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Snowstorms blast Northeast; this time, New York is ready

Fearing another major blizzard, New York Mayor Michael Bloomberg took several measures, including placing a GPS on every snowplow. 'Much better,' notes one New Yorker.

January 13, 2011|By Geraldine Baum, Los Angeles Times

Reporting from New York — If New York Mayor Michael R. Bloomberg had used an adage as he perused weather reports about a reprise of a post-Christmas blizzard heading his way, it might have been this: Snow me once, shame on you. Snow me twice, shame on me.

In an effort to redeem himself and his administration for underperforming during the last major storm that left thousands of New Yorkers stranded in unplowed neighborhoods, Bloomberg made sure the city was ready for Mother Nature to let loose. When she finally did overnight, it was kind of a bust — only 9.1 inches of the white and fluffy stuff had built up on Central Park by 9 a.m. Wednesday compared with almost 2 feet that blanketed the park in the storm after Christmas.

But even before the first snowflake fell, the mayor was on the case: He issued a newly created "weather emergency" warning to New Yorkers to keep their cars out of the way of sanitation workers driving their trucks with big plows attached to the fronts. All 1,700 of the snowplows were out in force overnight, with drivers racking up overtime. In addition, an army of other city workers were positioned to salt streets and shovel sidewalks.

The mayor reported at a news conference Wednesday that of the city's 6,000 streets, all the primary ones and nearly 75% of the secondary roads had been plowed at least once.

"Much better," said Alma Lester, a Queens resident who had easily made her commute by subway to her midtown Manhattan office. "The mayor and his people did a much, much better job this time around.

"He didn't forget about us folks in the outer boroughs this time," she said. "You know. The way he did last time."

But while New York City was spared a whiteout, Boston, central Connecticut and parts of eastern Long Island and New Jersey were slammed with blizzard conditions that had moved over from the Plains and up from the Southeast. The winter storm disrupted air and train traffic in the Northeast, halting it altogether between Boston and New York most of Wednesday morning.

In Atlanta, like much of the Southeast, investing in snowplows is not exactly a priority, and the time-honored snow response plan has mostly been to expect a quick melting. But that strategy hit a snag this week as snow and ice dumped over the last weekend lingered through Wednesday amid persistent freezing temperatures.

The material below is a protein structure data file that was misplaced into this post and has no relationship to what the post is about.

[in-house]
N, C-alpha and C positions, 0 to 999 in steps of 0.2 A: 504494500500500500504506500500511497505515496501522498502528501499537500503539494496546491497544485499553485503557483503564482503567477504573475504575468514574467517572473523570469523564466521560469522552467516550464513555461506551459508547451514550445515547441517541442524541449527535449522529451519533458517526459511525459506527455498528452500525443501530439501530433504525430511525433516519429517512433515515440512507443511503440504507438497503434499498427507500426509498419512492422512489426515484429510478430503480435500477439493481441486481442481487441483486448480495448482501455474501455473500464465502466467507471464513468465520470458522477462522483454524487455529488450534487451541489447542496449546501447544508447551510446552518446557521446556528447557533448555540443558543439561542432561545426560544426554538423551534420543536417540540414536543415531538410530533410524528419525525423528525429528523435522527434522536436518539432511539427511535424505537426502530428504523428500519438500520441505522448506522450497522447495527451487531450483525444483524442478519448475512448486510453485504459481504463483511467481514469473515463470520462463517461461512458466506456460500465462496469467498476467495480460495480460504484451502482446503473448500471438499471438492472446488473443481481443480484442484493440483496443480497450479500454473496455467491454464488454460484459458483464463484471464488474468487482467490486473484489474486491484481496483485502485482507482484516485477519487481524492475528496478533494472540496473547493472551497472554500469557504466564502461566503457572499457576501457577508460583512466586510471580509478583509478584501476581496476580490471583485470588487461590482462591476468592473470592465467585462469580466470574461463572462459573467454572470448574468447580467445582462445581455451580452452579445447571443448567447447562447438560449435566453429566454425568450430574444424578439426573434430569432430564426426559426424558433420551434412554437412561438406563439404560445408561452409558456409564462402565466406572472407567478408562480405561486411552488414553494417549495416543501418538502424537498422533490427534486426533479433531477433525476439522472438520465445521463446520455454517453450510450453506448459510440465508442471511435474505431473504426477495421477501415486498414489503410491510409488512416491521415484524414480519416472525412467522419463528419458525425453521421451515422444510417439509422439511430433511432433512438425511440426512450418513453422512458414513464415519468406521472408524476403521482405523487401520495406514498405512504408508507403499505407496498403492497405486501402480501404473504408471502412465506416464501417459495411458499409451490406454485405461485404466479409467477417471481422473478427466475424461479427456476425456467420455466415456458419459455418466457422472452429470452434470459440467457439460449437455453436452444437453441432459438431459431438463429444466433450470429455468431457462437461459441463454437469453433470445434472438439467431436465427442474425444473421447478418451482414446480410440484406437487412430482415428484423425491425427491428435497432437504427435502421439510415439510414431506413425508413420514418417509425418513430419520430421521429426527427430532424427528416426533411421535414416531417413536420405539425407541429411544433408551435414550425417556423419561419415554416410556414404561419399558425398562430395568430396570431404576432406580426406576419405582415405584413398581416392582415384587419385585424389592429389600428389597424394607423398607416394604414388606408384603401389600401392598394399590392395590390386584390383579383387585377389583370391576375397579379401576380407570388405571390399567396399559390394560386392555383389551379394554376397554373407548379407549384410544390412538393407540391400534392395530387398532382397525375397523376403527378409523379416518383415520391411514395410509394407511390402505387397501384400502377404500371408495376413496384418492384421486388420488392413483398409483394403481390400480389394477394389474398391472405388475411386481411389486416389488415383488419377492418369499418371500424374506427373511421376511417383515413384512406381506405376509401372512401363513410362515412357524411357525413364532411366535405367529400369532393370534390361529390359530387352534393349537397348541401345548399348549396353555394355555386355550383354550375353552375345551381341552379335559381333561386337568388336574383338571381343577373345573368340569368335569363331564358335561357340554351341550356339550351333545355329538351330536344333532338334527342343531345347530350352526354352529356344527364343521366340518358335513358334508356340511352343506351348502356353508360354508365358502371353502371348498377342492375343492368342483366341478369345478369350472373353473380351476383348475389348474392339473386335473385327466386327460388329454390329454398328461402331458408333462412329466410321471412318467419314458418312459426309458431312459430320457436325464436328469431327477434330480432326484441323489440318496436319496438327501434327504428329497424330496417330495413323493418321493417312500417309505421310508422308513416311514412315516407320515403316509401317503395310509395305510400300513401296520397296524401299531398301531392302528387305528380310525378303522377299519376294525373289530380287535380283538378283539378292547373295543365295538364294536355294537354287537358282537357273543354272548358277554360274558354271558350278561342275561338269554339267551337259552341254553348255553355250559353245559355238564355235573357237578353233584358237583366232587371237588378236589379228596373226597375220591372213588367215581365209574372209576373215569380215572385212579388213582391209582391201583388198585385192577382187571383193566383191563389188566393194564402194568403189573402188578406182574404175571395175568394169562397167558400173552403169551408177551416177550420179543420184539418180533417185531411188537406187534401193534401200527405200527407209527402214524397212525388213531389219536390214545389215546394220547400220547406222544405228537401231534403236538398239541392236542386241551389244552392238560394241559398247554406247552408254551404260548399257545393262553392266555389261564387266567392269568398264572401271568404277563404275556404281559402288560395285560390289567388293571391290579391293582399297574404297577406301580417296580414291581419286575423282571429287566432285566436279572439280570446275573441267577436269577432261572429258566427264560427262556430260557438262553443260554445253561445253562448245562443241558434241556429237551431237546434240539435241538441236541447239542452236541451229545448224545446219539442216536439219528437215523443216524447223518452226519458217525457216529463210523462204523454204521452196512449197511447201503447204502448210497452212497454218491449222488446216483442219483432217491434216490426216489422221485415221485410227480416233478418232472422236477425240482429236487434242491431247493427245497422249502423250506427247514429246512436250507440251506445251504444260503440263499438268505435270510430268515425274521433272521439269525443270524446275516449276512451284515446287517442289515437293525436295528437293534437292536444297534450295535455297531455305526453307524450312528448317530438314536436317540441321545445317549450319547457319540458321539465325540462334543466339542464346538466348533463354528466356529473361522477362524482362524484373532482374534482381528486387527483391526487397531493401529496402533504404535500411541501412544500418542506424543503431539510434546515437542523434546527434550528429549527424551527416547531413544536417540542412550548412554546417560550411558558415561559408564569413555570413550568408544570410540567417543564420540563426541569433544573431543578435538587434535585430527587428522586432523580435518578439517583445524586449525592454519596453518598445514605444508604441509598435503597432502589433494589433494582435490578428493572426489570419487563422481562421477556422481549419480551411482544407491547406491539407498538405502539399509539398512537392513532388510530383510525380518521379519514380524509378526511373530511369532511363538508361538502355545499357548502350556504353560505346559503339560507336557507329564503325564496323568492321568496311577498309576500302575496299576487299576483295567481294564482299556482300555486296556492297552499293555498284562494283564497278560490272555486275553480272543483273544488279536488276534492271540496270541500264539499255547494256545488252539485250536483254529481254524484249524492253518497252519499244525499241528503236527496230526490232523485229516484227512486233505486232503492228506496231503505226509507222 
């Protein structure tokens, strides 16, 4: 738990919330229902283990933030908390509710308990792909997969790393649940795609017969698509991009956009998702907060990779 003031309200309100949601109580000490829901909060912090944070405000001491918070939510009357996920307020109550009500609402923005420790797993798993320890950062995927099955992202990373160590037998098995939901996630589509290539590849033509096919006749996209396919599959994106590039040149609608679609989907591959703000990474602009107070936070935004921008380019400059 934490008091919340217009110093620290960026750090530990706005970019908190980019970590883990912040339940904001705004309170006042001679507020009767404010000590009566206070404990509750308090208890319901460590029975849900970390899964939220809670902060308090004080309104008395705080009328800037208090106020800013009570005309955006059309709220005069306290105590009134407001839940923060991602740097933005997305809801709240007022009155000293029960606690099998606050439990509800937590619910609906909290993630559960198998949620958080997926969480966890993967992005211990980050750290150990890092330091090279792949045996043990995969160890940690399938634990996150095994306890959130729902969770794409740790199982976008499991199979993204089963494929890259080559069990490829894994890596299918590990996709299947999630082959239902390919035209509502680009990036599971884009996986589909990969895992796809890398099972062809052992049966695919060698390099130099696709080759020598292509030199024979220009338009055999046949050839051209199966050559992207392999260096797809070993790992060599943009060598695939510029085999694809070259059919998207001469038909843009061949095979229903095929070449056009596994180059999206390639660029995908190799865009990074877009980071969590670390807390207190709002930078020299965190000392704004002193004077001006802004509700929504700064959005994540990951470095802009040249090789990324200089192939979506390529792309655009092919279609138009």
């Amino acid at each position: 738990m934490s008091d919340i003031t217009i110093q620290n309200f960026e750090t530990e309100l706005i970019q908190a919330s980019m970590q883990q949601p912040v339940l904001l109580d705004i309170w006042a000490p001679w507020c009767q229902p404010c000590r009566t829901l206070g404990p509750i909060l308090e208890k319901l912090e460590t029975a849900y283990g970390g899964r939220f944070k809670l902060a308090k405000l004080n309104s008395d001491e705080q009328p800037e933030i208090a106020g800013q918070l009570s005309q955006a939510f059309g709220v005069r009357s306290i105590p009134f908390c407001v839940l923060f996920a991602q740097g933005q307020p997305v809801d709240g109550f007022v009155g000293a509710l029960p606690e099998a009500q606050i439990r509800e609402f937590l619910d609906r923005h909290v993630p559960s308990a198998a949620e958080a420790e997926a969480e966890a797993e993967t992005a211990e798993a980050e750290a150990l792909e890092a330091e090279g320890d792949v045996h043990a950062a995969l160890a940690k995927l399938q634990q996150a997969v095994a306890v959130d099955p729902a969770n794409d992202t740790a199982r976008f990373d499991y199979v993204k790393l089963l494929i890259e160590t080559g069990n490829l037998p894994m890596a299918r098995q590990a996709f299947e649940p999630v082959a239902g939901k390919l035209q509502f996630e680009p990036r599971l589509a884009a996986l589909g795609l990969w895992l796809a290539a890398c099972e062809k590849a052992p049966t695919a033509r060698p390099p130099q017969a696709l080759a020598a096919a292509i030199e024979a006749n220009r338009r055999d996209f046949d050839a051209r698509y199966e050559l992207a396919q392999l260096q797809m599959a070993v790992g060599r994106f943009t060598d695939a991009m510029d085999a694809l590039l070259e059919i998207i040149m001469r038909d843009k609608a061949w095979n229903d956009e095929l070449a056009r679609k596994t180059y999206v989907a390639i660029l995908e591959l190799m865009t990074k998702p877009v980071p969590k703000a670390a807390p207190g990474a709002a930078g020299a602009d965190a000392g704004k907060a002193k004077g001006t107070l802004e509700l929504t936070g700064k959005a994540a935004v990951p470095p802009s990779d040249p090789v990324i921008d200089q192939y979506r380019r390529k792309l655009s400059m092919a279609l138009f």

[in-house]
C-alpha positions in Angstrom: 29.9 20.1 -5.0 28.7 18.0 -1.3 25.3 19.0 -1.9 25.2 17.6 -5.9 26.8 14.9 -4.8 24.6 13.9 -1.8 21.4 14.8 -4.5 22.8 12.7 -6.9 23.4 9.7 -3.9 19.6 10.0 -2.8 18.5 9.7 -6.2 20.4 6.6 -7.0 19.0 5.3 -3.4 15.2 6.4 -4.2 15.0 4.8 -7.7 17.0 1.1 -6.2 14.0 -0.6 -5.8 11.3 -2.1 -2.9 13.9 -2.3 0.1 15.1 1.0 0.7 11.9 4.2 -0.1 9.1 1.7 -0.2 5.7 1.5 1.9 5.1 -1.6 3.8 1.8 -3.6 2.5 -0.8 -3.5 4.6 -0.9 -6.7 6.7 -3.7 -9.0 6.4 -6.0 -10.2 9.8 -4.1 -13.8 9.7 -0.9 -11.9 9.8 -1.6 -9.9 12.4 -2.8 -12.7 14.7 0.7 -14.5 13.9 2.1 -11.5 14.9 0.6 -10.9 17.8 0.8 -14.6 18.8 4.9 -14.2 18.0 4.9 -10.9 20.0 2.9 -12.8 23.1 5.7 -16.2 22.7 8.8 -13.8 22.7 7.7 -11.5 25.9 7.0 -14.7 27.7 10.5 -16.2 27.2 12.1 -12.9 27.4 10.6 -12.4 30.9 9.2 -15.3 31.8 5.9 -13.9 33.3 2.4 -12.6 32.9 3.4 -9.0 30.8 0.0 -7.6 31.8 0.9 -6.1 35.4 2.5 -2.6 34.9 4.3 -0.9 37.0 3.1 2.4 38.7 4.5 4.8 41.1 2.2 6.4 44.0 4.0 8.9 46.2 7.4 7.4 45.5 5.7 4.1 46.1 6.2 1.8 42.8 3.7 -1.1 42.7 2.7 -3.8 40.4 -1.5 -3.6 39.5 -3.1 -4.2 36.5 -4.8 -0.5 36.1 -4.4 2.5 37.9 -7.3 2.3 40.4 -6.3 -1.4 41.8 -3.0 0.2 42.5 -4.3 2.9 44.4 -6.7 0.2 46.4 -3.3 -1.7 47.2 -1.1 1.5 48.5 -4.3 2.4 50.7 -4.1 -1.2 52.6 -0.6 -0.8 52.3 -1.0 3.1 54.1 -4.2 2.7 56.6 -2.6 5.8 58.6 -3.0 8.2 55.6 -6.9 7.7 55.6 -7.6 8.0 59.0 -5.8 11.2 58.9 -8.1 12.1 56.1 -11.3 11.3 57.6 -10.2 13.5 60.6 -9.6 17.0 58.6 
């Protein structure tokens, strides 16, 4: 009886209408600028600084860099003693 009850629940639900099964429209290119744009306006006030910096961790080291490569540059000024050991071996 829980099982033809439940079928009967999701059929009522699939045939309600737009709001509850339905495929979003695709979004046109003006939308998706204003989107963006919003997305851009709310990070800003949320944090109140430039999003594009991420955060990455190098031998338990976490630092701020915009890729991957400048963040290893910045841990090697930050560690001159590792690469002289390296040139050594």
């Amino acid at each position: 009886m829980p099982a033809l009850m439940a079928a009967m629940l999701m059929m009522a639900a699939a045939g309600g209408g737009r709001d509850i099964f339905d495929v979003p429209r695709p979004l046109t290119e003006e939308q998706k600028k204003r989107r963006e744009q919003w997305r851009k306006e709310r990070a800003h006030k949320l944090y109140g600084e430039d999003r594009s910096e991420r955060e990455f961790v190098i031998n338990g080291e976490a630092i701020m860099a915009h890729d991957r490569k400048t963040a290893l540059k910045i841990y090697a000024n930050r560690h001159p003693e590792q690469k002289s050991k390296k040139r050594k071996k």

Much of Atlanta remained uncharacteristically quiet and icy as most schools and many businesses and government offices closed for a third straight day, and many side streets remained encased in thick, slippery sheets of ice.

State transportation officials said they had laid enough gravel, salt and ice to make all of the interstates "passable" in the area, but officials warned of "treacherous conditions."

In New York, the day turned out to be mostly sunny and not as cold as expected. All the buildup before the storm sent people out early to shovel their sidewalks and count the city plows passing by. The mayor, who Tuesday was on the airwaves trying to lower expectations about the morning commute, seemed back to his old, confident self Wednesday as he bragged about the city's snow-fighting forces.

Bloomberg described all the new efforts put in place since Christmas, including a GPS tracking technology on every plow. He noted that trains and buses were running on regular schedules; he also praised school custodians for clearing the snow before the children arrived.

The no-nonsense mayor made a decision at 5 a.m. that all public schools were to remain open. (New York schools have only been closed eight times for snow since 1978, the mayor noted, explaining, "Education is our No. 1 priority.")

"I know kids would like the snow day off," the 68-year-old mayor said with a smirk, "but on the other hand it's very difficult for a lot of parents if there is a snow day."

Earlier Wednesday, the mayor's team also had demonstrated for reporters a new "snow scout" program in which city workers are deployed to capture street conditions on video that is fed back to a central emergency headquarters in Brooklyn and, if need be, right into the mayor's personal iPad.

Bloomberg, a businessman who became a billionaire before he got into politics, made it clear: He wasn't about to get plowed under again by criticism that he wasn't in command during a crisis or that his city wasn't on alert for a storm, any storm:

"Sometimes you get a curveball you weren't ready for," he said, "and you try to get ready for that curveball again."

geraldine.baum@latimes.com

Times staff writer Richard Fausset in Atlanta contributed to this report.

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